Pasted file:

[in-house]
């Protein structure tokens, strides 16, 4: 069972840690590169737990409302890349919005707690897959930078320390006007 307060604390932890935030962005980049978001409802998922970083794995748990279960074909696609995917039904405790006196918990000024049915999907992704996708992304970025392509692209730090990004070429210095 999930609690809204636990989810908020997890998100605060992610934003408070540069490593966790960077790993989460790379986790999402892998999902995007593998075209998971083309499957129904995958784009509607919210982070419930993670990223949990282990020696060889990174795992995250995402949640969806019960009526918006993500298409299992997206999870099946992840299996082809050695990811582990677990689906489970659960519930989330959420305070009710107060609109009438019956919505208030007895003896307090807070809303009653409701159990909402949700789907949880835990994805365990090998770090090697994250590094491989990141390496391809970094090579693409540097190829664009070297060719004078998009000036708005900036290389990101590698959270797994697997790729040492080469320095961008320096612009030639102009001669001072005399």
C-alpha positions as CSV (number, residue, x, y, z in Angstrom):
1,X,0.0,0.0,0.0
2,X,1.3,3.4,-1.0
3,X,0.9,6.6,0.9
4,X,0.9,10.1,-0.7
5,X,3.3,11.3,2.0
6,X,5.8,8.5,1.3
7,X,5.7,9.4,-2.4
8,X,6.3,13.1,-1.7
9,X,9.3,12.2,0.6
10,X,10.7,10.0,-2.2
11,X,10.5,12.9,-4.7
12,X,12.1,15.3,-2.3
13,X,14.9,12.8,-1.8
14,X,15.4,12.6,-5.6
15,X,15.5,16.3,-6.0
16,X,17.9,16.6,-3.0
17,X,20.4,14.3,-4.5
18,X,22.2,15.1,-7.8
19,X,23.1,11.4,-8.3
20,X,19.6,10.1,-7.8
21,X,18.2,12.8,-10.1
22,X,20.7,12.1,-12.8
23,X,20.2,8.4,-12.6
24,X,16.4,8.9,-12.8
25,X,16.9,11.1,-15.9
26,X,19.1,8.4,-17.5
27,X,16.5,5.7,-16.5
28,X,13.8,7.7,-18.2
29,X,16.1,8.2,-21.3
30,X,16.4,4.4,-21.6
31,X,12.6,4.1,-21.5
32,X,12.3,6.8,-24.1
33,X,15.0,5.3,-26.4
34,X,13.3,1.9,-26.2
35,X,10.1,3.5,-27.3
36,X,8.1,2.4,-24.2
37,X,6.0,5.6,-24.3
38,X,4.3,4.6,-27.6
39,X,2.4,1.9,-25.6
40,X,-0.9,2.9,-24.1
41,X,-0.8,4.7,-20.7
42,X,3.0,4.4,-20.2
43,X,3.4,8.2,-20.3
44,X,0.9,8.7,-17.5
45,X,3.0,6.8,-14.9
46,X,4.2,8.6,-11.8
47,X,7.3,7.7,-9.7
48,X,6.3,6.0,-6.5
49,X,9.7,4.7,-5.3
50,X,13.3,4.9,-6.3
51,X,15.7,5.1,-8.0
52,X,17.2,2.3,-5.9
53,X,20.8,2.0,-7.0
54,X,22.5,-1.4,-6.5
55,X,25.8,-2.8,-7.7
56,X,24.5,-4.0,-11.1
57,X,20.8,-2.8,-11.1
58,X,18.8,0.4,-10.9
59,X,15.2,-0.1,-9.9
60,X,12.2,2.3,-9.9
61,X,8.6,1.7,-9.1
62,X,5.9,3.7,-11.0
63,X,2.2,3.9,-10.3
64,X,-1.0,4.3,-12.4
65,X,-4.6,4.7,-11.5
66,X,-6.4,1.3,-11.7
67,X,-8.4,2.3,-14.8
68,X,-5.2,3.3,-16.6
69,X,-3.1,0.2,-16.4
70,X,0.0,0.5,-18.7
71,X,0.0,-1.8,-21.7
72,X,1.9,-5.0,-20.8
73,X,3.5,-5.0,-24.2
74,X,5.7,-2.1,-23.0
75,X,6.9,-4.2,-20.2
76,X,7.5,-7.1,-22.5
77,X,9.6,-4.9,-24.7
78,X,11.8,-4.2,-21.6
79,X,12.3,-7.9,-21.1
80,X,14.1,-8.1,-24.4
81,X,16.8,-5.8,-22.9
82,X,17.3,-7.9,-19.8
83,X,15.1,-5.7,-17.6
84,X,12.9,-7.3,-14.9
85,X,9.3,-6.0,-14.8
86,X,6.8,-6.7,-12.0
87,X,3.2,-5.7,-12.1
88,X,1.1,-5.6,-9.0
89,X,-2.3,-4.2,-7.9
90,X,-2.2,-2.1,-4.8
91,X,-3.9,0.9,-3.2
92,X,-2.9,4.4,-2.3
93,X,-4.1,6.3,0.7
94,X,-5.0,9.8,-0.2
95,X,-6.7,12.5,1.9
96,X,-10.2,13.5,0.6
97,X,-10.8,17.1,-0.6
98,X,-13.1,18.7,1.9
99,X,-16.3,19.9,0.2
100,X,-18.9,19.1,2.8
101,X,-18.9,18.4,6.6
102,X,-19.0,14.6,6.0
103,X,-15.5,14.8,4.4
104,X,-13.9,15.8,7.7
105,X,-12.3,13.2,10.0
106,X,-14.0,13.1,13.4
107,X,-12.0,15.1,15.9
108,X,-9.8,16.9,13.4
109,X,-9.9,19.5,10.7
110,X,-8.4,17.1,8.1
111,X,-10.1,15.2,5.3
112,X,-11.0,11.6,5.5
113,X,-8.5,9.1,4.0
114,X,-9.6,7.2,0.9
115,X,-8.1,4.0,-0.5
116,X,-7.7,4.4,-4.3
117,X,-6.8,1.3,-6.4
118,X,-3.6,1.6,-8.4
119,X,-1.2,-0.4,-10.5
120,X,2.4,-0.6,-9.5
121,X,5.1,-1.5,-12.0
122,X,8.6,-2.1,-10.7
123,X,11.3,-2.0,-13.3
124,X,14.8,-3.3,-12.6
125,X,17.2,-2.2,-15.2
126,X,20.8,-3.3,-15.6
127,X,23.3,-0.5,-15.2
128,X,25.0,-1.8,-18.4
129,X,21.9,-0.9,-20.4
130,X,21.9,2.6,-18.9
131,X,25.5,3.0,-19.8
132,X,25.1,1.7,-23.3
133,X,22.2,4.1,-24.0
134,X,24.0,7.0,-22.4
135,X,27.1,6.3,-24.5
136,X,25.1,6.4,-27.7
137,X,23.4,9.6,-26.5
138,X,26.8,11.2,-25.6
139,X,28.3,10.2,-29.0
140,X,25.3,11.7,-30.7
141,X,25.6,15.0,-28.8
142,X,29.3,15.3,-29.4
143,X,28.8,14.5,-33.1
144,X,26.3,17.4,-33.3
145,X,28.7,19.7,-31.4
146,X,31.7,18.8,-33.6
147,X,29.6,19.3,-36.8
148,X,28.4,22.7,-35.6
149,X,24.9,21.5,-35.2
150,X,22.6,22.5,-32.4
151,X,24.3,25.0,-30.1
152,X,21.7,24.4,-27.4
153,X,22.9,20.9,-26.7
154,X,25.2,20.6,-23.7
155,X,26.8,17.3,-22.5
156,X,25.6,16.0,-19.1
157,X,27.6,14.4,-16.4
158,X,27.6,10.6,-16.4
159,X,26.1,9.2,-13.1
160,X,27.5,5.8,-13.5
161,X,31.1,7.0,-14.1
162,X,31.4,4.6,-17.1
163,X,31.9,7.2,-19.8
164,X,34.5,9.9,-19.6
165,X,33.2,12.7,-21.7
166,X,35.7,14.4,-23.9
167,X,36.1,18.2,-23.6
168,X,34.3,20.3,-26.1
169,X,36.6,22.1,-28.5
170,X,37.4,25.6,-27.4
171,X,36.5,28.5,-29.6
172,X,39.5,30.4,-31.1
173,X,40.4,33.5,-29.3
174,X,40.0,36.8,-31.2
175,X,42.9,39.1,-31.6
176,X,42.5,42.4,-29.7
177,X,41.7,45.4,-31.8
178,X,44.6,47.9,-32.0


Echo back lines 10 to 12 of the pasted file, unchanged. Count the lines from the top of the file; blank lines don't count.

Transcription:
7,X,5.7,9.4,-2.4
8,X,6.3,13.1,-1.7
9,X,9.3,12.2,0.6